What is all this business with being back ‘n the groove anyway? What does it all mean? As women, as moms, & as spouses/partners, how do we define a space for us? How do we know when that space is in our groove? Sometimes, as moms, we spend too long in one space, and we need to find our groove in a new space – whatever that is…it is a new realm where we feel great…maybe even groovy.
Whether we work outside the home, inside the home, or stay-at-home, the life cycle is continually on the move for moms. We are masters of multi-tasking and our skill-set is constantly being refined and updated NO matter what we do professionally or personally. I remember a few years ago, over cupcakes and coffee, a good friend told me she was going back to work part-time. It was the right time for her and she discovered her groove excellently! I always admire how she makes it all happen….kids, husband, work, fitness, time for friends. A constant reminder to me and all of us that life is fluid in nature, and with each phase, we redefine the groove.
Here on Back’NGrooveMom, I am always open and honest with you, my readers, regarding my transition and the absolute craziness of being a mom and a mompreneur. As I embark on some changes and additions on the site, I wanted to share a really special story with you all. Back’NGrooveMom is a place for all moms who need to jump-start their groove whether it be right after baby #1 or after years of staying-at-home.
Having a baby, becoming a mom, and balancing it all with a career is an extremely difficult task on its own. Coupled with postpartum depression, all of the aforementioned can seem nearly impossible. We often keep postpartum depression very quiet and private, but today’s featured mom bravely describes her transition with baby #2, postpartum depression, starting her own business while working, and finding her groove all over again!
List 1 –
Yesterday I thought it was grilled cheese day at school, and I sent my 7-year-old to school without a lunch.
Last night I went to brush my teeth, and we were out of adult toothpaste (kid’s toothpaste is awful).
Yesterday I skipped my workout, so I could enjoy a haircut in the middle of the day.
Last night I went to sleep with the dishwasher clean and full AND dirty glasses in the sink.
A few weeks ago I wrote about paying it forward, and I proposed that all of you should make your own pay it forward list. Well, my list keeps growing, and I keep challenging myself to think of something really creative to do with it (probably a vlog is best — which is why I more than likely keep putting it off). As the list keeps accumulating, it occurs to me that I really have not one but two pay it forward lists. A personal and professional one….yes, there is some overlap, but really there is room for two lists. While the professional pay it forward list continues to grow, today is a toast to the personal side.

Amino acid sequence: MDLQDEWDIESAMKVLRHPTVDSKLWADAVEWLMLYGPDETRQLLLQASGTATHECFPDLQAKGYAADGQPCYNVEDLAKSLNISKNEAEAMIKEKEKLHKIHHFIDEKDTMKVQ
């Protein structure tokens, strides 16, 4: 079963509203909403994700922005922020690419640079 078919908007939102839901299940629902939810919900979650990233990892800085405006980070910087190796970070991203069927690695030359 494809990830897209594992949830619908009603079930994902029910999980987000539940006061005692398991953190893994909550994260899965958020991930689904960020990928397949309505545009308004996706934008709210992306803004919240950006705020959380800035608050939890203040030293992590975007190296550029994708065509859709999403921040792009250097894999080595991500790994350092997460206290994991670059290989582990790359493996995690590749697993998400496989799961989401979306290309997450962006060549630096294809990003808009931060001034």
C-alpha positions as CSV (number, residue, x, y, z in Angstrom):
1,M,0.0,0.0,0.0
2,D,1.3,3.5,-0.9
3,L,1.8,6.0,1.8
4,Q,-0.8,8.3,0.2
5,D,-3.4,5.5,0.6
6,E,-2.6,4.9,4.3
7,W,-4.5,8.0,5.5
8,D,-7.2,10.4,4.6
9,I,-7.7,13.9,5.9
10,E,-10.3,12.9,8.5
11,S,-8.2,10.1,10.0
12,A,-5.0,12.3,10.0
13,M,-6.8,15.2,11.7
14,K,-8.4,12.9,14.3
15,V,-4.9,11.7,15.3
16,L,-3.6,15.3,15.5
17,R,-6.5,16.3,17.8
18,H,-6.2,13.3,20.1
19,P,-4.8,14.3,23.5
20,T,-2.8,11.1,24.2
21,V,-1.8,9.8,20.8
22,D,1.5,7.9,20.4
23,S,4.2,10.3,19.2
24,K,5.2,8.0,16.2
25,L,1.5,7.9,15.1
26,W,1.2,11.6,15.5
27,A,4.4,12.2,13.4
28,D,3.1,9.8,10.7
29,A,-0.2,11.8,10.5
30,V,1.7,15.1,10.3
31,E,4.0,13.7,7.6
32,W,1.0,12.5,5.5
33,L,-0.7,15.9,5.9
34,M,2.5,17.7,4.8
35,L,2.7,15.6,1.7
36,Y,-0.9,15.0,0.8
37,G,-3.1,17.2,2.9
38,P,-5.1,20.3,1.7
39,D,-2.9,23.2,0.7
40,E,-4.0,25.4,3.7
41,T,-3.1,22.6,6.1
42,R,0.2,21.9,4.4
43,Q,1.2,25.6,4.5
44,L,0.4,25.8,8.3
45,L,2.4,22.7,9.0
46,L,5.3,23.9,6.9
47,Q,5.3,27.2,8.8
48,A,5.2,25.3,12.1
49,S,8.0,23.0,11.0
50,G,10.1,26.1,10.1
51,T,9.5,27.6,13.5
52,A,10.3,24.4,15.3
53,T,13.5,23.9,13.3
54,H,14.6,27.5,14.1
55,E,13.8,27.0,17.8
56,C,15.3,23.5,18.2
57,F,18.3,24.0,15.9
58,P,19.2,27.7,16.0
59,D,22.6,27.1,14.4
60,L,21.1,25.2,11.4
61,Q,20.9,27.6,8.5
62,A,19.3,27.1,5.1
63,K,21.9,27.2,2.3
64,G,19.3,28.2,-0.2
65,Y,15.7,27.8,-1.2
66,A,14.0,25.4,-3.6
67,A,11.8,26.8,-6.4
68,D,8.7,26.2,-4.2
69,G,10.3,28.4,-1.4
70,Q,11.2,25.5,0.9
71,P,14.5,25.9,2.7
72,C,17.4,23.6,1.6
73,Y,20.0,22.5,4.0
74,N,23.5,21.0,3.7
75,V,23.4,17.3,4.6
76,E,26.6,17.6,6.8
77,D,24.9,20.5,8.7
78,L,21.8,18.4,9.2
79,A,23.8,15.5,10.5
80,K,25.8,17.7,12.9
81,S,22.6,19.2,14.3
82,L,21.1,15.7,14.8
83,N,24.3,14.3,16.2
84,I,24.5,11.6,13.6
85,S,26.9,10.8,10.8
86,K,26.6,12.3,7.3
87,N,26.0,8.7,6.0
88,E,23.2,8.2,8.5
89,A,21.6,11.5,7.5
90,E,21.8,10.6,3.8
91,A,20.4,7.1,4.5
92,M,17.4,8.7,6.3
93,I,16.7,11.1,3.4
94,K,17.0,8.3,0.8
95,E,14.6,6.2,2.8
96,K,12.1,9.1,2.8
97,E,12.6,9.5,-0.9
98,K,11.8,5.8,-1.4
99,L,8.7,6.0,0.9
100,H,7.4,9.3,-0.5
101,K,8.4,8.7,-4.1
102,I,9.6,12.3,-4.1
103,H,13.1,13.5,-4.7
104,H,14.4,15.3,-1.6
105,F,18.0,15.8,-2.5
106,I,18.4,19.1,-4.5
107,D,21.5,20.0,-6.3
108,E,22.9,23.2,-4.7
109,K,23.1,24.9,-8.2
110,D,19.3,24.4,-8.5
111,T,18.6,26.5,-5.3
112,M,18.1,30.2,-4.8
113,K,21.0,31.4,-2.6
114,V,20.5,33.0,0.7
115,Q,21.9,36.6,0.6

In October, 2010, I basically woke up deciding to chase a dream, become a mompreneur, take a spark of an idea to market, and blog about the entire journey. This came as a BIG SHOCK to my family and friends. My family never saw me being an entrepreneur (I was a social worker turned stay-at-home-mom for 10 years) let alone many of them never heard of a blog! I am sure that my friends were equally surprised at my decision to follow an idea to market, or that I even had an idea that I wanted to bring to fruition. Needless to say, there is a group of peeps that jumped on board and amazingly supported me. That is how I came up with the idea for pay it forward part 1&1/2. This seemed logical to me since pay it forward part 2 is a list of those that have mentored and helped me, and in between the mentors and me is my first line of defense — friends and fam.
At the end of 2010, many of my fellow women bloggers wrote fabulous bucket lists of what they wanted to do in the upcoming year. I was not that organized at the end of the year, and I was trying to avoid writing about new years resolutions in general. I did think about 2011 in terms of what I wanted to do in abundance, but now I have my bucket list!
On the previously mentioned lists, I added what I wanted to do in the comment section on several. At the top of my wish list for 2011 was taking my mom to Vegas. With so much going on, why would this be at the top of my list? Well, you have to read my list to find out!